Management interruption is a typical clinical problem in the treatment of drug-susceptible TB. Noncompliance or medication toxicity is the most typical causes of treatment interruptions. Unfortunately, there are no statistics to help doctors manage patients who stop taking their medication. Various solutions based on expert opinion have been established by health administrations

The recommendations indicate estimating the proportion of doses in the continuation phase that have been completed for patients in the continuation phase. If the patient completed at least 80% of the therapy and had a negative first AFB smear, no further treatment may be necessary. For individuals whose initial AFB smear was positive, completion of the continuation phase is still indicated. Patients who completed less than 80% of the continuation phase and had a treatment break of less than 3 months can continue therapy while waiting for the results of the repeat culture. If the repeat culture comes out negative, treatment should be finished within 9 months of the start date. If therapy has not been completed within 9 months of the original start date, it should be restarted from the new start date. If the repeat culture is positive, the patient should resume a four-drug therapy while susceptibility findings are obtained. Four-drug therapy employing directly observed therapy should be continued from the beginning in patients who have had treatment pauses of at least 3 months. AFB smears and cultures should also be rechecked on the patient. After a total of 9 months of therapy, if the repeat culture is negative, treatment can be halted [4].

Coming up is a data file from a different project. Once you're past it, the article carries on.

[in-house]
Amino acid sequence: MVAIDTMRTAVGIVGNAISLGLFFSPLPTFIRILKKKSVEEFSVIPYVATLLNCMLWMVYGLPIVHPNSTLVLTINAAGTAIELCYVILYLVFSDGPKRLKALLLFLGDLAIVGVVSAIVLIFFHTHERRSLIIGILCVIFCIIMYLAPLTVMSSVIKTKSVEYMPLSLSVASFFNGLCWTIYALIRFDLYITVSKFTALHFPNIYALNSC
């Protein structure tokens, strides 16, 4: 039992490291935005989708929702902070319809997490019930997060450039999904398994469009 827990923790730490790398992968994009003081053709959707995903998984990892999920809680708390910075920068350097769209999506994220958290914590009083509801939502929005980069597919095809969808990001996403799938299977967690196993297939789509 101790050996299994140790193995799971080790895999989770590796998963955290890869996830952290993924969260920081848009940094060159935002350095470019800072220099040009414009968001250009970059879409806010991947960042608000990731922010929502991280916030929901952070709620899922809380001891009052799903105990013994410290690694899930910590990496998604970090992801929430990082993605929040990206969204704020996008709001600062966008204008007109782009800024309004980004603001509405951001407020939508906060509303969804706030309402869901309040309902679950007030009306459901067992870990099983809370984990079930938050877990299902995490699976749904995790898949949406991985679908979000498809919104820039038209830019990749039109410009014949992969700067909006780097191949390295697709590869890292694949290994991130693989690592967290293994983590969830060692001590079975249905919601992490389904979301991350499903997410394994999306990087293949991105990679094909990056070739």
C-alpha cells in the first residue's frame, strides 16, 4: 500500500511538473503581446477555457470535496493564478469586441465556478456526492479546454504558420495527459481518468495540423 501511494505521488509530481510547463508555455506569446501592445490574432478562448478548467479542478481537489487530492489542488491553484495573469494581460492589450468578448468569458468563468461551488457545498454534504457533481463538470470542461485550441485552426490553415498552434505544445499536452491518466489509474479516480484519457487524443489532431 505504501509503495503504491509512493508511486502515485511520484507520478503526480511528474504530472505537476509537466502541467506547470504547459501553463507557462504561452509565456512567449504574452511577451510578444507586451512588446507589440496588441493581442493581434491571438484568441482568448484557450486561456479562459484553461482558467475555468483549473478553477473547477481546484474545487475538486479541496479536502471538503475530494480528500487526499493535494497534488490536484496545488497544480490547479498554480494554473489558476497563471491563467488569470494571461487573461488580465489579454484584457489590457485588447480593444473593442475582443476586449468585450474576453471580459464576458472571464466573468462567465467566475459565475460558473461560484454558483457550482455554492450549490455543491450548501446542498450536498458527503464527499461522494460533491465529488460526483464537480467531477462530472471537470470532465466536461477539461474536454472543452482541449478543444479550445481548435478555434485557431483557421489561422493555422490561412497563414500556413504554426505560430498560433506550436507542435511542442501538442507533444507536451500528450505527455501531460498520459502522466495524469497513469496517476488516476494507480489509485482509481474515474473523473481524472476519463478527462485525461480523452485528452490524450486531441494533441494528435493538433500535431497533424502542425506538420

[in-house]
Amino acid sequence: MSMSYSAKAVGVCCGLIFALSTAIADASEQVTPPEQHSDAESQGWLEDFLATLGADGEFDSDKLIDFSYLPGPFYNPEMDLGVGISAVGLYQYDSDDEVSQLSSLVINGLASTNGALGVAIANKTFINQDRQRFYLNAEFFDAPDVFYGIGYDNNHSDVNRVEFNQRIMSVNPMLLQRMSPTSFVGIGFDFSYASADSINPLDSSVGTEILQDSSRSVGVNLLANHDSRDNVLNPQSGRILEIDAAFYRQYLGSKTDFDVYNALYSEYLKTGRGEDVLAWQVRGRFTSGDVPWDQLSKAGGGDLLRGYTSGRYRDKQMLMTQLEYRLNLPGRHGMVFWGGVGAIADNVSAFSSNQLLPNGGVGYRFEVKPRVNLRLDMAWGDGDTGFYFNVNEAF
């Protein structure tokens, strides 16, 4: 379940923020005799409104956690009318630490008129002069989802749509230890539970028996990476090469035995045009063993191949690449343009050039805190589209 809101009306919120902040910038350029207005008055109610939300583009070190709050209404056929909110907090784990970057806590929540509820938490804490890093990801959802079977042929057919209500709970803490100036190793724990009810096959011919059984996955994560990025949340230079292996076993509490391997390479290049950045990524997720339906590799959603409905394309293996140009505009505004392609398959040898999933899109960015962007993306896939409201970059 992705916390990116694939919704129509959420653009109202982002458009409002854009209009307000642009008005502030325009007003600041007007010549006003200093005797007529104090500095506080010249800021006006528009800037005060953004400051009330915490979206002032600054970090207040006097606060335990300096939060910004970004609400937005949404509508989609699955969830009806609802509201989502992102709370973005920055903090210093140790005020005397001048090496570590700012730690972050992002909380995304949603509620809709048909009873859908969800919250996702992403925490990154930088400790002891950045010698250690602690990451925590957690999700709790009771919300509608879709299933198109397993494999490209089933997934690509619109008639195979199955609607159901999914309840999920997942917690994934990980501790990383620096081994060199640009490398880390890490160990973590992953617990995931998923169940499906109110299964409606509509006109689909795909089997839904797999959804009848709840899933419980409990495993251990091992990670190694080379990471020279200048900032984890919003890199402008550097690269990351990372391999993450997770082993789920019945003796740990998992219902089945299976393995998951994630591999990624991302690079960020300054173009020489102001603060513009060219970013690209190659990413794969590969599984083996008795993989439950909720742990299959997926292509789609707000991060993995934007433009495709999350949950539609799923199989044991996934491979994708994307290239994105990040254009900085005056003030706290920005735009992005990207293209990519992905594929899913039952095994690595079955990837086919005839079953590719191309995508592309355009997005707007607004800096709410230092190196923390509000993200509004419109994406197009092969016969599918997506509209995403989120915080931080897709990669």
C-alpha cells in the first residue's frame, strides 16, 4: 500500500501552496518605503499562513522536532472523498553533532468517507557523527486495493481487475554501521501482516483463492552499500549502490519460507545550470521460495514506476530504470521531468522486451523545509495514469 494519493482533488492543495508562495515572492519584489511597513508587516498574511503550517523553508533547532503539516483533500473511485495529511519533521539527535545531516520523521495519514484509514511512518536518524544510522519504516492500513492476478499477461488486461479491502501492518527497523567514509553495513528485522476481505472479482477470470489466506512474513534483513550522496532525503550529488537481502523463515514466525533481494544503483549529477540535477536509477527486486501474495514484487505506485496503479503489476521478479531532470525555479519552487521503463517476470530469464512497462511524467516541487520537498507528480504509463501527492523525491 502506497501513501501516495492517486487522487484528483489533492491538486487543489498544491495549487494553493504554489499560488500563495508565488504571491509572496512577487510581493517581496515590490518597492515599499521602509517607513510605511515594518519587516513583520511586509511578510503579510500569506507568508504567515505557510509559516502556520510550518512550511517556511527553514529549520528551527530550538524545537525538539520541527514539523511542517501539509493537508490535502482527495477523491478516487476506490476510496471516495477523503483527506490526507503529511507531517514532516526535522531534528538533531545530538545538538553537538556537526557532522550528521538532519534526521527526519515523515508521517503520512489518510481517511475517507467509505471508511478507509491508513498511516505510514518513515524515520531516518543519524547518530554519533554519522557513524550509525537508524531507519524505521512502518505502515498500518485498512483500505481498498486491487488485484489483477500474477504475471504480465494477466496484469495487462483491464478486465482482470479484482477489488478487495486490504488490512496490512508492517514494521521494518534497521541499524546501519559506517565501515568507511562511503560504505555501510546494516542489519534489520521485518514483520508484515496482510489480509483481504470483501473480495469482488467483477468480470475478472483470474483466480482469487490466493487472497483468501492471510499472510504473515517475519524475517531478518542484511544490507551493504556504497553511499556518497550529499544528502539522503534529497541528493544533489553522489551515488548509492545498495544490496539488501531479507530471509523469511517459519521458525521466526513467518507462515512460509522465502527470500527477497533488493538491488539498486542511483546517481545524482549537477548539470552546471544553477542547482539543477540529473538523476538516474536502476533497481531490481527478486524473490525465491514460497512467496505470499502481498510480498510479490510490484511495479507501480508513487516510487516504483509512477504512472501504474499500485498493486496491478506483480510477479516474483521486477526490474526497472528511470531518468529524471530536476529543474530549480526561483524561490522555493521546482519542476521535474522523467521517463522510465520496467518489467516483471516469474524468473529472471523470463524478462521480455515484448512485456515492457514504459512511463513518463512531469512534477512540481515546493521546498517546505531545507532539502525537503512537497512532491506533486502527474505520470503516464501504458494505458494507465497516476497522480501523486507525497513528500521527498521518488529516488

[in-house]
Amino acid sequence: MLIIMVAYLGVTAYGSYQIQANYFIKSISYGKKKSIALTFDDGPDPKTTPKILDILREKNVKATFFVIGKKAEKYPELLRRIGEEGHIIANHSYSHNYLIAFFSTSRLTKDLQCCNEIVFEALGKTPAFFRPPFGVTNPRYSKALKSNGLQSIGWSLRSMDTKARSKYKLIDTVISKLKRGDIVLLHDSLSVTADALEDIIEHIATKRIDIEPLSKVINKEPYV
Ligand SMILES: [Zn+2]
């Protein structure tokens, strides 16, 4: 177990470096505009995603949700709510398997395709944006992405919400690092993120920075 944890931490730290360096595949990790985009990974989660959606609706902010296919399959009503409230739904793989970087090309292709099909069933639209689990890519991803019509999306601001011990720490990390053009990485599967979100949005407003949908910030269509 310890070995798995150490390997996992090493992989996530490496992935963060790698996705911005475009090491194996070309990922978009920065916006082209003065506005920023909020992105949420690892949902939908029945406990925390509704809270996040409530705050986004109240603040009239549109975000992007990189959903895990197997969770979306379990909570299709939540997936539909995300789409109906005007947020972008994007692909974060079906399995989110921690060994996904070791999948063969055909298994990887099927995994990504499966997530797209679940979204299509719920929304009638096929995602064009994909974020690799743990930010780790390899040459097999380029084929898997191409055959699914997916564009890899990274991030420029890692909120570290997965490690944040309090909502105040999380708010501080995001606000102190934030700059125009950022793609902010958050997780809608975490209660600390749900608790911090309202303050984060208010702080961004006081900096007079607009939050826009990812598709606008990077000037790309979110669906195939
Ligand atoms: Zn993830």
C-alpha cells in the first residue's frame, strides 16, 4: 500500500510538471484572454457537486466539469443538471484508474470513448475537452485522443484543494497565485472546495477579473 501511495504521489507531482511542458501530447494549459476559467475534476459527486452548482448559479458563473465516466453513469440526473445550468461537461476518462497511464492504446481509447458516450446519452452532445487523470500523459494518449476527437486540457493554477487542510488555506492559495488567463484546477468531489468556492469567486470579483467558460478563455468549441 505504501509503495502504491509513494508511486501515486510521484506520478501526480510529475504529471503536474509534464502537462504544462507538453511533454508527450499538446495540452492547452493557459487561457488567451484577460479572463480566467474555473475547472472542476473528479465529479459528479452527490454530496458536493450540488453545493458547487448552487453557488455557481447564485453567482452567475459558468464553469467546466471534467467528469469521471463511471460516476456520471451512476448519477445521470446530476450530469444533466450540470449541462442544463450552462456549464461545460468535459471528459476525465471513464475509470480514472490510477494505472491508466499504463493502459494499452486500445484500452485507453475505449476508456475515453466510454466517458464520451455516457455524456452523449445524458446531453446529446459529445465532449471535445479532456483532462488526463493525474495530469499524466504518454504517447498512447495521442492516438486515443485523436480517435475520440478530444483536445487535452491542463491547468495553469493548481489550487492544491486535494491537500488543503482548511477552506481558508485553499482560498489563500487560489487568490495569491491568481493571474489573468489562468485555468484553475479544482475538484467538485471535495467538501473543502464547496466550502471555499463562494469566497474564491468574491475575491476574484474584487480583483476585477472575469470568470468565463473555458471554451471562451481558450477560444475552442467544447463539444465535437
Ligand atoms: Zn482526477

Conclusion

Tuberculosis is still a major public health concern across the world. Although the first-line therapy for drug-susceptible TB has remained unchanged for decades, breakthroughs are being made in the field, such as the definition of PK-PD indices and targets for antituberculosis medications. Future TB research should aim to reduce the length of treatment and reduce the risk of resistance developing during treatment

References

  1. Gandhi NR, Moll A, Sturm AW, et al. Extensively drug-resistant tuberculosis as a cause of death in patients co-infected with tuberculosis and HIV in a rural area of South Africa. Lancet. 2006;368(9547):1575-80.
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  3. Kim HR, Hwang SS, Kim HJ, et al. Impact of extensive drug resistance on treatment outcomes in non–HIV-infected patients with multidrug-resistant tuberculosis. Clin Infect Dis. 2007;45(10):1290-95.